The benefits of using LNG for the Environment

Liquefied natural gas (LNG) has been growing in popularity and usefulness in the energy sector over the last 3-4 decades. The gas that’s cooled to -162ºC is gaining ground on traditional fossil fuels such as coal because it is cleaner, more affordable, and more futuristic. Upon cooling and liquefaction, LNG shrinks in volume up to 600 times. That makes it easier to store and transport. It also forms a colorless liquid that’s negligibly low on toxins. All these are benefits of LNG. How else does natural gas benefit the environment?

 

  1.                   It vaporizes upon leakage or spillage

What happens when LNG leaks or spills? First of all, LNG is stored and transported at extremely low temperatures. In case of spillage, LNG will not ignite as a liquid. As the temperature rises, the gas warms up and vaporizes into the air. It still is very safe when vaporized because it doesn’t combust immediately. It only ignites upon reaching a concentration level of 15 percent and attaining a temperature of 1000 F. LNG creates a visible vapor cloud as more of it vaporizes in the air, but the cloud is short-lived because LNG vapors are lighter than air. The cloud rises, leaving no contamination or residual waste behind. No water residue, soot, dust, or fumes to clean up, which means no harm to the fauna.

 

  1.                 LNG is versatile

LNG can be used literally everywhere, both commercially and domestically. That makes it the best available alternative to gasoline and diesel in almost every sector of the economy. Environmentalists around the world agree that although the best energy sources for heating, cooling, and cooking in homes are wind and solar, the two sources are not as reliable as LNG. Industrial manufacturers, power producers, truckers, and even the marine sector can now benefit from reliable and low-emission LNG.

 

iii.                The least toxic fossil fuel

As we mentioned earlier, LNG is friendlier to the environment than other fossil fuels. Let’s talk percentages:

–          LNG generates 30% less carbon dioxide than fuel oil.

–          It produces 45% less carbon dioxide than coal.

–          It cuts nitrogen oxide emissions by up to 50% compared to other fossil fuels.

–          Vehicles that use LNG emit up to 95 percent less nitrogen oxide than those that use gasoline.

–          LNG doesn’t emit any particulate matter. It’s the microscopic particles that gasoline vehicles emit that penetrate deeply into the lungs and make people sick.

 

  1.               It’s in plenty

In 2020, LNG was estimated to be in excess of 7,257 trillion cubic feet (Tcf) worldwide. And with so many undiscovered or unexplored reserves of gross natural gas around the world, you can bet that there’s more than enough to go around for many years to come. LNG experts believe that there’s plenty of LNG to last the world over 200 more years, even if there’s an increment in the current global consumption rate. That’s to say although it is not renewable, LNG will serve the world well for the time being as we figure out ways of producing enough renewable energy for our domestic and industrial use. Remember that LNG’s environmental impact is almost as low as wind, energy, and hydro energy sources.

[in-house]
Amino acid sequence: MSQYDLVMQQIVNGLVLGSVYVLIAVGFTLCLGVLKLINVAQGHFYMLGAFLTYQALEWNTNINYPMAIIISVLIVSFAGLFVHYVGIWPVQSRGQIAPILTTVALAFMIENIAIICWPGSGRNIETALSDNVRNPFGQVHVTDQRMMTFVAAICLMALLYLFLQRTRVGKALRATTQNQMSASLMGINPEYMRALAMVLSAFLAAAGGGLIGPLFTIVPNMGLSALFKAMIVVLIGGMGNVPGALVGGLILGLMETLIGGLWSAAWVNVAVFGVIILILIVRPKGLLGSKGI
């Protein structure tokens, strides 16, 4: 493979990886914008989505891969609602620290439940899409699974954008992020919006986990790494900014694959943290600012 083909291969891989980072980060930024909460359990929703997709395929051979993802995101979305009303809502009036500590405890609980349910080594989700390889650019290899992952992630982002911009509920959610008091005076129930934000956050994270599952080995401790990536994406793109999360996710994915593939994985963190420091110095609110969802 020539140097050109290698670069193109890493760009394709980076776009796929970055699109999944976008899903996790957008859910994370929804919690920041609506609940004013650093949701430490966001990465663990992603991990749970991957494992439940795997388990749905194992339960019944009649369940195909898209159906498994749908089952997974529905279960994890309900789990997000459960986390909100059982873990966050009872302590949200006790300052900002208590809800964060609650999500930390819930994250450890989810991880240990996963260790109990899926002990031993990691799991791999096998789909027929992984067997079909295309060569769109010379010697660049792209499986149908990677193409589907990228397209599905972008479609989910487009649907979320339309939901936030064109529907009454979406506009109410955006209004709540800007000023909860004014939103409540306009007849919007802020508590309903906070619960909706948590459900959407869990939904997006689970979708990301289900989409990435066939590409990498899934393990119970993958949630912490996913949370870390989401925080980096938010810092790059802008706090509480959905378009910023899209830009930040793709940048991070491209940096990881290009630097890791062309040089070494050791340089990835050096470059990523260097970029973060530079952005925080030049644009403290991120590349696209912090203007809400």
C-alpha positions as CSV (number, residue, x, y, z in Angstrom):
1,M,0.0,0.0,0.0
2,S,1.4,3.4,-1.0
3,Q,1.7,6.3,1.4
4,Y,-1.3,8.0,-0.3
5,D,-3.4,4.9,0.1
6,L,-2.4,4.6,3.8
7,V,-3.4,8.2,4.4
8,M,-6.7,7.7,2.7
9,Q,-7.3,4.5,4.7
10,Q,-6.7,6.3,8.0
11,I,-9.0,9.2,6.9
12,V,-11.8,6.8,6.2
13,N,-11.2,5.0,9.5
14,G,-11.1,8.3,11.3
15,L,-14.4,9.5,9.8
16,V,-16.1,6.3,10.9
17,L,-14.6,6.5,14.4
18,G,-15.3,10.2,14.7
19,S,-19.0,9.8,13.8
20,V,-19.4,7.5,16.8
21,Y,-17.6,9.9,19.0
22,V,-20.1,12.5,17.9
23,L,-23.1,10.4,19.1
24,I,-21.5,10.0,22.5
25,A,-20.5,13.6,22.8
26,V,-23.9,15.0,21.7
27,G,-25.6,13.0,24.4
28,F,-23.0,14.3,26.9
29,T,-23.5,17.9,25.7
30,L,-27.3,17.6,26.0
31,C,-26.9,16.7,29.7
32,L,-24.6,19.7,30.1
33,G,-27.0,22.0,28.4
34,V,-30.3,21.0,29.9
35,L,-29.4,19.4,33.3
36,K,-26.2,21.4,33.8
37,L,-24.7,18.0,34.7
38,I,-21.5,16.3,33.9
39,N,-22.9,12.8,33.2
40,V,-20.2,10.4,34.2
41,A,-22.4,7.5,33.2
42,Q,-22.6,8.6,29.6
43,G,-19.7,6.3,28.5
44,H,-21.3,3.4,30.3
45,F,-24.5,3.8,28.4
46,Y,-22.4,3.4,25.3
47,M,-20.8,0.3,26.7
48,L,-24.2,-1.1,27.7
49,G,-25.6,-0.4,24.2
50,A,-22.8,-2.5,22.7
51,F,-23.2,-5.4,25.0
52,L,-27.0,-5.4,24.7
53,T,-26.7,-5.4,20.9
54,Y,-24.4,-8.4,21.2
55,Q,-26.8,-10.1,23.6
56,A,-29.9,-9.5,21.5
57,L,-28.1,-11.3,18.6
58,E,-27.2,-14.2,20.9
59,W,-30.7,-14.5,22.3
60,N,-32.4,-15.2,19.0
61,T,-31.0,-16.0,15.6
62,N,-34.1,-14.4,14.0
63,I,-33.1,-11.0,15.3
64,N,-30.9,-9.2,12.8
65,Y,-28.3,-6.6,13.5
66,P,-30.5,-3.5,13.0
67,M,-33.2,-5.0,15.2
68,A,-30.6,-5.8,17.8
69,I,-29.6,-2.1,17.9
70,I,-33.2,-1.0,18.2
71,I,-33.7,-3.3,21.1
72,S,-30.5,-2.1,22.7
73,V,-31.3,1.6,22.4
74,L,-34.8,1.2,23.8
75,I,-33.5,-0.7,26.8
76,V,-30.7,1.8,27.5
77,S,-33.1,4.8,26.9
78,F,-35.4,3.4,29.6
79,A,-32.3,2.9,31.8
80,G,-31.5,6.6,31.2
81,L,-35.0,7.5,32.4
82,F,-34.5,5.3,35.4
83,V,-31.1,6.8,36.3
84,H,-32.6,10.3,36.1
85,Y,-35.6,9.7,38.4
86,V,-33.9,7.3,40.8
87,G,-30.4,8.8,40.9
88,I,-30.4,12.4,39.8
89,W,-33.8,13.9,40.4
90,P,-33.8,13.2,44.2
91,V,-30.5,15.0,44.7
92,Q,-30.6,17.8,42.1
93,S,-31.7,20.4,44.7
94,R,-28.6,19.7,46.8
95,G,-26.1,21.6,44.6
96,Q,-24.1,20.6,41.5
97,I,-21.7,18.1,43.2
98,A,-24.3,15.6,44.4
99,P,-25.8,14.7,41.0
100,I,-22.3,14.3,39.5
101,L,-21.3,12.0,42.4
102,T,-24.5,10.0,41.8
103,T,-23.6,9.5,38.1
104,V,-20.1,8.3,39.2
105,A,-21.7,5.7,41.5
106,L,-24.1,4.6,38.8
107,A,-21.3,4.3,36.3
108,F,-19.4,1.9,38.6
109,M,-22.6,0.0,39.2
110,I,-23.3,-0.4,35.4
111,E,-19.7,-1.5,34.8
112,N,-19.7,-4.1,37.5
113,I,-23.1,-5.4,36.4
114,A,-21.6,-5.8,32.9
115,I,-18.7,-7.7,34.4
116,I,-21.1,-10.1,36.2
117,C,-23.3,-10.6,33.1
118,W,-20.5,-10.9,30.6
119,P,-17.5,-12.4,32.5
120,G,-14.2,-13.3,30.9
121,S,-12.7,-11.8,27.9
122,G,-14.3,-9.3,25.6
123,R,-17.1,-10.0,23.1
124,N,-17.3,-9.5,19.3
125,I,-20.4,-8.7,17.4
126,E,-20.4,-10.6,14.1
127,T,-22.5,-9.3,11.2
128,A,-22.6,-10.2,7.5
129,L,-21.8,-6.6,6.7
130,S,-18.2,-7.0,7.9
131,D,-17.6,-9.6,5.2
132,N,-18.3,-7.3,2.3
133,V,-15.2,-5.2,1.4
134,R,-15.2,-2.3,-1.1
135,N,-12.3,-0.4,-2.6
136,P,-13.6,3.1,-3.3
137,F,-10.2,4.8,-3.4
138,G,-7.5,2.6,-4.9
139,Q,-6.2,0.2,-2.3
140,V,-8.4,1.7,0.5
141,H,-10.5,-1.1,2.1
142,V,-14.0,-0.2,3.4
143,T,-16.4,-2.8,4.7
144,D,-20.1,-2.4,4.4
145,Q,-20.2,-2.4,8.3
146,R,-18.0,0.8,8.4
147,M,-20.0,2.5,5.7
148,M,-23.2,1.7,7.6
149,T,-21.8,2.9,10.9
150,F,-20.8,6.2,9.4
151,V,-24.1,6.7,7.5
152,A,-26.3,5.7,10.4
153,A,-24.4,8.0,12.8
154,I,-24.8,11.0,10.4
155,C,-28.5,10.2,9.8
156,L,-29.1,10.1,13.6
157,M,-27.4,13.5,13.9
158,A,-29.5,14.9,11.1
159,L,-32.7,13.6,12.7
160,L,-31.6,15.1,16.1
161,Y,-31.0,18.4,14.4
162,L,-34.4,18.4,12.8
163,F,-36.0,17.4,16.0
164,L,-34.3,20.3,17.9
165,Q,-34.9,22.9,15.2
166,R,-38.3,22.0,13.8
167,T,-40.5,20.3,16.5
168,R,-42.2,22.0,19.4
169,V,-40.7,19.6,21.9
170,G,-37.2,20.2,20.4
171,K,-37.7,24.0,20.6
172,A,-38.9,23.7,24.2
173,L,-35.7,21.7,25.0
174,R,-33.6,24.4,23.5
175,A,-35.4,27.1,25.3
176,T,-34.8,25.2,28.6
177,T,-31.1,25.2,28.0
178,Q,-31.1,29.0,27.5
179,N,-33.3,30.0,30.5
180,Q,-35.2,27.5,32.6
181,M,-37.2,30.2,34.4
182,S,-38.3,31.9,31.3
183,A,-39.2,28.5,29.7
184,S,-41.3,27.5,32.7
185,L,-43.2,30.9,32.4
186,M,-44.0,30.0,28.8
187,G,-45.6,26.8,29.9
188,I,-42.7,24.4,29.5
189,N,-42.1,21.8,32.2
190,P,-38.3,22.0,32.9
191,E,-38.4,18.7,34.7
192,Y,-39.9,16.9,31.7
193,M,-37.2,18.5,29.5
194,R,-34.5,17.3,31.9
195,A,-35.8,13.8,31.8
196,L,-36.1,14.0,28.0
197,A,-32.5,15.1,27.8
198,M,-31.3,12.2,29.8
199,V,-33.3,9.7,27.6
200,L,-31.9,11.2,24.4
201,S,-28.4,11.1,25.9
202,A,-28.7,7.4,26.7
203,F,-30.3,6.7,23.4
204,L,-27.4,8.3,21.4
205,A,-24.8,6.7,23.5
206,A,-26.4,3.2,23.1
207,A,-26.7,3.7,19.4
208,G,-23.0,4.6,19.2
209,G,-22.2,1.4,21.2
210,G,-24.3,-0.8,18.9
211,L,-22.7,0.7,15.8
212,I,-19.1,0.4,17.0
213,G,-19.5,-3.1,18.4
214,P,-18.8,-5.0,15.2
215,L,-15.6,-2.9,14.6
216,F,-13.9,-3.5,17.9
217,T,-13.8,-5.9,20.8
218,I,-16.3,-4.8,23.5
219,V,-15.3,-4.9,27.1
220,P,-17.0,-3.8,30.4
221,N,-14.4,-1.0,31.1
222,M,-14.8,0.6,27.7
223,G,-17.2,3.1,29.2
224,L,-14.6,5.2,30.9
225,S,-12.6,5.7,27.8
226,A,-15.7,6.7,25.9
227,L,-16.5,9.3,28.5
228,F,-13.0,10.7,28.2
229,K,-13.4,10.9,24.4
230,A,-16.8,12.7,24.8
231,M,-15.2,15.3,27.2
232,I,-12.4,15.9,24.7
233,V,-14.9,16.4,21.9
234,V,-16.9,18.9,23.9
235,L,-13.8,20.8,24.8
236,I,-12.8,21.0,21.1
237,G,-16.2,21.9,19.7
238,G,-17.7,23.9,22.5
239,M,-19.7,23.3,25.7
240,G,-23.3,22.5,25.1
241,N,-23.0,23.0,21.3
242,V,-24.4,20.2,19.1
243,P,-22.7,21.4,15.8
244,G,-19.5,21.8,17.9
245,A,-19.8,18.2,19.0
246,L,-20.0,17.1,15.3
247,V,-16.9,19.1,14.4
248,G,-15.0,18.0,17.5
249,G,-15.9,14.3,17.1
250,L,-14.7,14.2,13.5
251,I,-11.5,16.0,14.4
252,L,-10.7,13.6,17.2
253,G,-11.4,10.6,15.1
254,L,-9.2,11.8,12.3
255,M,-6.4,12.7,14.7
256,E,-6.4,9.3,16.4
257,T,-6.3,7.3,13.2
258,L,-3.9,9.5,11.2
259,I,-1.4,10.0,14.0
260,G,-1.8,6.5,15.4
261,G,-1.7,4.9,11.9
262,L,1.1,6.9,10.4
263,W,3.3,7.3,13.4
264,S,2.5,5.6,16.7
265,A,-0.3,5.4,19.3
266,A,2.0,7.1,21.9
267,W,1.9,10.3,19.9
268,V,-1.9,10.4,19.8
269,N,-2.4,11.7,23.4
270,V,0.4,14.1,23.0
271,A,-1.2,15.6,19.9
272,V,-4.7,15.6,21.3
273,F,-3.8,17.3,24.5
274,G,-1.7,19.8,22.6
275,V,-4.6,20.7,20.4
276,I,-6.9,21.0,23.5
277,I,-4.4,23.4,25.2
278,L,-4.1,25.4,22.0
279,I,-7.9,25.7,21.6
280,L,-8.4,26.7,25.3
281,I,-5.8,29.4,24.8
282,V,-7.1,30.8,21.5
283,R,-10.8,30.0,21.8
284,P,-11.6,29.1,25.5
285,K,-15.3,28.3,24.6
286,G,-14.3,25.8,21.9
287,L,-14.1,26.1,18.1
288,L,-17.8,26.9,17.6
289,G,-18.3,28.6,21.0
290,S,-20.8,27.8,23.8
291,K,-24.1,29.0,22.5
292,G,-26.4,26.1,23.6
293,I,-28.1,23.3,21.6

Who is Behind LNG’s Growth as a Mainstream Energy Source?

Despite its obvious benefits to our environment, it has taken huge investment and lobbying to get LNG into the mainstream energy sector. LNG has made a journey of almost half a century to get the recognition and appreciation that it now has as a cleaner alternative to coal and a more reliable alternative to wind, water, and solar energy sources. One of the notable figures in this sector is AG&P’s Joseph Sigelman who said that he is spearheading LNG penetration in the Philippines, India & Indonesia. Khalid Bin Khalifa Bin Jassim Al-Thani is another investor who has contributed heavily to the adoption of LNG around the world. His company, Qatargas, produces more than 77 million tons of LNG every year. And then there is Patrick Pouyanne, CEO of Total Energies, who recently launched a 20 billion dollar LNG plant in Mozambique. These and other investors and CEOs are the reason LNG has been accepted around the world as a transition energy as we gravitate towards a zero-emission future.

 

Final thought

LNG provides commercial and domestic users with adaptable, sustainable, and economical energy solutions. It helps us protect the environment at a time when climate change and pollution are threatening to destroy our planet. LNG is, indeed, the fuel of both now and the future.

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